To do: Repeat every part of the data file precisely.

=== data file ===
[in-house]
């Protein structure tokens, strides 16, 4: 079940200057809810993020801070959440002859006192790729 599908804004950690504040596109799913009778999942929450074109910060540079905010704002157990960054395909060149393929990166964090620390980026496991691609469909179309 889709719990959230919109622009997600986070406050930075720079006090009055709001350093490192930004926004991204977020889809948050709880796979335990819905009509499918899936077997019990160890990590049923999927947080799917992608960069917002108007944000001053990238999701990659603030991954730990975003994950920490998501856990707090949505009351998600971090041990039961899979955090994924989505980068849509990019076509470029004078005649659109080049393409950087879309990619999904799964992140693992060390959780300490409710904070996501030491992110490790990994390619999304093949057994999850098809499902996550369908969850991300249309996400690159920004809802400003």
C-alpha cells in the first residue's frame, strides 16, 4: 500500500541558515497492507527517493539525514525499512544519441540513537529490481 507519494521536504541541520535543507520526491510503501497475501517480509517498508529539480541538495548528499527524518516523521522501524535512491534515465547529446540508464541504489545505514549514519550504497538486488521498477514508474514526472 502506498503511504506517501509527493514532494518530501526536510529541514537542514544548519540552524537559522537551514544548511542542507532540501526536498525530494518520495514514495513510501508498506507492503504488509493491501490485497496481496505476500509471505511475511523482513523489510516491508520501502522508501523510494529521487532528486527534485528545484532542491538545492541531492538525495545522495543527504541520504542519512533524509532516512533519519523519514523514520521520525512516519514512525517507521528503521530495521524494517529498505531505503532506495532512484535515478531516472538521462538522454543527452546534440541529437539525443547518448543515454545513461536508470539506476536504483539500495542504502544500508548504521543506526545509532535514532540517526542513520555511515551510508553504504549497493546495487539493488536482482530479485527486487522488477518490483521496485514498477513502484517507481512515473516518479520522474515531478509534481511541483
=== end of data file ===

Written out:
[in-house]
């Protein structure tokens, strides 16, 4: 079940200057809810993020801070959440002859006192790729 599908804004950690504040596109799913009778999942929450074109910060540079905010704002157990960054395909060149393929990166964090620390980026496991691609469909179309 889709719990959230919109622009997600986070406050930075720079006090009055709001350093490192930004926004991204977020889809948050709880796979335990819905009509499918899936077997019990160890990590049923999927947080799917992608960069917002108007944000001053990238999701990659603030991954730990975003994950920490998501856990707090949505009351998600971090041990039961899979955090994924989505980068849509990019076509470029004078005649659109080049393409950087879309990619999904799964992140693992060390959780300490409710904070996501030491992110490790990994390619999304093949057994999850098809499902996550369908969850991300249309996400690159920004809802400003």
C-alpha cells in the first residue's frame, strides 16, 4: 500500500541558515497492507527517493539525514525499512544519441540513537529490481 507519494521536504541541520535543507520526491510503501497475501517480509517498508529539480541538495548528499527524518516523521522501524535512491534515465547529446540508464541504489545505514549514519550504497538486488521498477514508474514526472 502506498503511504506517501509527493514532494518530501526536510529541514537542514544548519540552524537559522537551514544548511542542507532540501526536498525530494518520495514514495513510501508498506507492503504488509493491501490485497496481496505476500509471505511475511523482513523489510516491508520501502522508501523510494529521487532528486527534485528545484532542491538545492541531492538525495545522495543527504541520504542519512533524509532516512533519519523519514523514520521520525512516519514512525517507521528503521530495521524494517529498505531505503532506495532512484535515478531516472538521462538522454543527452546534440541529437539525443547518448543515454545513461536508470539506476536504483539500495542504502544500508548504521543506526545509532535514532540517526542513520555511515551510508553504504549497493546495487539493488536482482530479485527486487522488477518490483521496485514498477513502484517507481512515473516518479520522474515531478509534481511541483